By Jared Chausow
By Katie Toth
By Elizabeth Flock
By Albert Samaha
By Anna Merlan
By Jon Campbell
By Jon Campbell
By Albert Samaha
"There was an abundance of evidence supporting the jury's conclusion that the defendants committed the charged crimes, not because they were pressured, persuaded, or enticed by the CI, but because bombing synagogues and firing Stinger missiles was what they wanted to do," they write.
For now, Williams and the rest of the Newburgh 4 can only wait for news from the courthouse. "What we did was stupid, and we deserved and lived up to all the name calls and everything else," Williams writes in that December 31 letter to the Voice. "But from the beginning, we planned to never hurt not one soul. We are far from what the media made us out to be."
On May 20, 2009, when federal agents and police swept in and arrested all four men, the news quickly went national and international. The following day, Mayor Michael Bloomberg and Police Commissioner Ray Kelly stood outside a Riverdale synagogue and congratulated the investigation for a job well done.
"The good news here is that the NYPD and the FBI did exactly what they're trained to do and they have prevented what could be a terrible event in our city," Bloomberg told the media the day following the arrests.
Of course, Bloomberg's suggestion that authorities had foiled an actual plot was misleading. There was no real danger. It was all stage-managed by law enforcement.
"These guys were in no way terrorists," says Imam Muhammad, founder of Masjid Al-Iklas, the Newburgh mosque where Hussain went to troll for radical Islamists. "It's unfortunate they could get life in prison for something manufactured by the government, for basically being stupid and going along with what the guy was feeding them."
But as for the tune Williams is now singing—that he was merely led by greed to rip off Hussain—his claims were greeted with skepticism by Anthony Barkow, a former federal prosecutor now teaching at NYU law school.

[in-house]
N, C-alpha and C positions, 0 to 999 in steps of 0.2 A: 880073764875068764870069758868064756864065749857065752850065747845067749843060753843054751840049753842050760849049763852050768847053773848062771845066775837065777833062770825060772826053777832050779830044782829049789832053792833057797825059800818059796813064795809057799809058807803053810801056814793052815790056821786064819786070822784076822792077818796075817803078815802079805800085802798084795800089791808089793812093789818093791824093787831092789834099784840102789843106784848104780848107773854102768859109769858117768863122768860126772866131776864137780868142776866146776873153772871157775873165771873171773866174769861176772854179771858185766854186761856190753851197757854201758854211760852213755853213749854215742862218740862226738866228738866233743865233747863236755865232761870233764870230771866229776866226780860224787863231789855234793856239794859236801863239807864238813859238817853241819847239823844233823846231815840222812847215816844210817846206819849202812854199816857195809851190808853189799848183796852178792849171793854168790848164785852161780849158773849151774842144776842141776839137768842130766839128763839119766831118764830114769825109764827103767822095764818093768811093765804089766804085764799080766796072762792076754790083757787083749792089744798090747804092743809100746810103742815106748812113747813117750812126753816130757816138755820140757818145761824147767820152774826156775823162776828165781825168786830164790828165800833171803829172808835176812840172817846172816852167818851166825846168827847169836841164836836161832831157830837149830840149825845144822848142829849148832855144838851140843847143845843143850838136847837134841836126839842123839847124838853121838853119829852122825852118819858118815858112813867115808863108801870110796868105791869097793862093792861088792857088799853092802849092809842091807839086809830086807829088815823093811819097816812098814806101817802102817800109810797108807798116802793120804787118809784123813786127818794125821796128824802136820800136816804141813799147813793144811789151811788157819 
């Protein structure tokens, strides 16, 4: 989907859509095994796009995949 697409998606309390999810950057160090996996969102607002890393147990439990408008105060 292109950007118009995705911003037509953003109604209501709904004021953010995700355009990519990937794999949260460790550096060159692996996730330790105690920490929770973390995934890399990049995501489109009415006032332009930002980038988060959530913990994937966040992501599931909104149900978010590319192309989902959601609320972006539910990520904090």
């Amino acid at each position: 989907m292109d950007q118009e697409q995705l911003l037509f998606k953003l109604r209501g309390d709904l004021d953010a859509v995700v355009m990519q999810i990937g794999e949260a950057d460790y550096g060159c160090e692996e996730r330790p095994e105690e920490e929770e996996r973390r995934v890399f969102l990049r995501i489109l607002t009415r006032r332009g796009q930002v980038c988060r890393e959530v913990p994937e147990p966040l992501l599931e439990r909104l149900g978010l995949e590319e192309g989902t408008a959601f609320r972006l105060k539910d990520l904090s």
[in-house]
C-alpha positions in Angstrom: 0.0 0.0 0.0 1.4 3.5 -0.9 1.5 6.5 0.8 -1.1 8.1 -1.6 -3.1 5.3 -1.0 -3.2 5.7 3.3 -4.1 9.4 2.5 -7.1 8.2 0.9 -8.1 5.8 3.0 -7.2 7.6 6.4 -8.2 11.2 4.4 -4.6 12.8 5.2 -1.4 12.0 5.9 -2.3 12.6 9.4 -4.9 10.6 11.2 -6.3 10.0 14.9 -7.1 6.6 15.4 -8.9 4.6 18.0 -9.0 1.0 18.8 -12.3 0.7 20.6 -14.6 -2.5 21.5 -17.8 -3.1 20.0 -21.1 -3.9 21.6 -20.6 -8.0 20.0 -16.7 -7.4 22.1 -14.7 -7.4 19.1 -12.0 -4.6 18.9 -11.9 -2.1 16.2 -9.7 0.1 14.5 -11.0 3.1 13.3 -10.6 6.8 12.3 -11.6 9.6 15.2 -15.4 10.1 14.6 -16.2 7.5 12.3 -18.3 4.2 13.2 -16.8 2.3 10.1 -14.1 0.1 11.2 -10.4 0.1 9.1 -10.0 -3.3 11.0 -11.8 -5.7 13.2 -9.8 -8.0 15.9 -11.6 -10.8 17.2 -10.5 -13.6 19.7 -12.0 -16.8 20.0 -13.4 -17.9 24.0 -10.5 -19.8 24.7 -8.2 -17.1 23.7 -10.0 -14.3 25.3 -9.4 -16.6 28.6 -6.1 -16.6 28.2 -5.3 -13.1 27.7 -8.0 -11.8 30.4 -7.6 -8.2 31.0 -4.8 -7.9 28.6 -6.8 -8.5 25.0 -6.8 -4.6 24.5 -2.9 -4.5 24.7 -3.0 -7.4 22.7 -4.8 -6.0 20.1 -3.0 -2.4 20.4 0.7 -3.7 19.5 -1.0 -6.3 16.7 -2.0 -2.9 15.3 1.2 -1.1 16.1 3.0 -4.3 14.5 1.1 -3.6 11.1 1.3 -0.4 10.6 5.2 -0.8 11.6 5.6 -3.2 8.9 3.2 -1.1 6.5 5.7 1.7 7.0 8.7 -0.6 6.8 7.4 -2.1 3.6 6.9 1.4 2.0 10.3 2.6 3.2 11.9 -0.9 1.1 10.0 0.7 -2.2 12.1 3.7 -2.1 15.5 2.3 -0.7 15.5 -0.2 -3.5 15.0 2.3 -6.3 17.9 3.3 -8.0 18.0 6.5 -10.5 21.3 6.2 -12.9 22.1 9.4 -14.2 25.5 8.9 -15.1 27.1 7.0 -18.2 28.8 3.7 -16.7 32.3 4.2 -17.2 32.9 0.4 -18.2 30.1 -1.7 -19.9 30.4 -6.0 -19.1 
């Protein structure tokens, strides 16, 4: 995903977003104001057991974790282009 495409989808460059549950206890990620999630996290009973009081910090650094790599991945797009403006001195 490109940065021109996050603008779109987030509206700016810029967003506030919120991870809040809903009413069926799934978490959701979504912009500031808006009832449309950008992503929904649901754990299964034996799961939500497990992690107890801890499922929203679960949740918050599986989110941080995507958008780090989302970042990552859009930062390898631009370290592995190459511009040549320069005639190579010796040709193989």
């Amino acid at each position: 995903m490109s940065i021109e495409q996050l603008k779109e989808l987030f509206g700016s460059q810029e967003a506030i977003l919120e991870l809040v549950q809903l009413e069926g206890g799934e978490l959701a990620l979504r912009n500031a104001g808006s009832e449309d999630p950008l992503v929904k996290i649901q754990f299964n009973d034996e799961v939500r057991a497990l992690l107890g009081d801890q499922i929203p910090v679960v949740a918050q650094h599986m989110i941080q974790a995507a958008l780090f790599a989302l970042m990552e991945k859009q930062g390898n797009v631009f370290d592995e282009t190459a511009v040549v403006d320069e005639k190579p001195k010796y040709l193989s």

"It's a very self-serving statement, and it's inconsistent with the entrapment defense at trial," says Barkow, who prosecuted terrorism and white-collar crime with the Justice Department. "Either one or the other is not true, potentially both."
Williams and the other co-defendants had options, Barkow says. "They could have called the police, they could have told the informant to go away," he says. "Now he is saying they wanted to make money. I'm sorry but just because you're a greedy criminal, it doesn't give you the right to get into a deal where you're going to blow up synagogues."
On the other hand, says Karen Greenberg, executive director of the Center on Law and Security at NYU, the claims seem to fit with the fact that none of them were interested in jihad or politics before the informant came along.
"It sounds like a good defense, which is what he should be trying to mount," she says. "It may or may not be credible, but the underlying narrative seems consistent with the narrative of the trial: that they didn't appear to be committed jihadis, they weren't particularly political."
Greenberg points out that none of the most serious terror cases since January 2009 have involved FBI stings—Umar Abdulmutallab (the "underwear bomber"), Malik Hassan (the Fort Hood shooter), David Headley (plotter of the Mumbai attacks), Najibullah Zazi (9/11 anniversary bomb plotter) and Faisal Shahzad (the Times Square attempted car bomber).
"The issue isn't whether you can get convictions like the Newburgh case, because you can," Greenberg says. "The issue is whether these kinds of cases are really making us safer as a matter of national security, and how do we amass the intelligence to determine who's already dangerous? That's where the resources should go."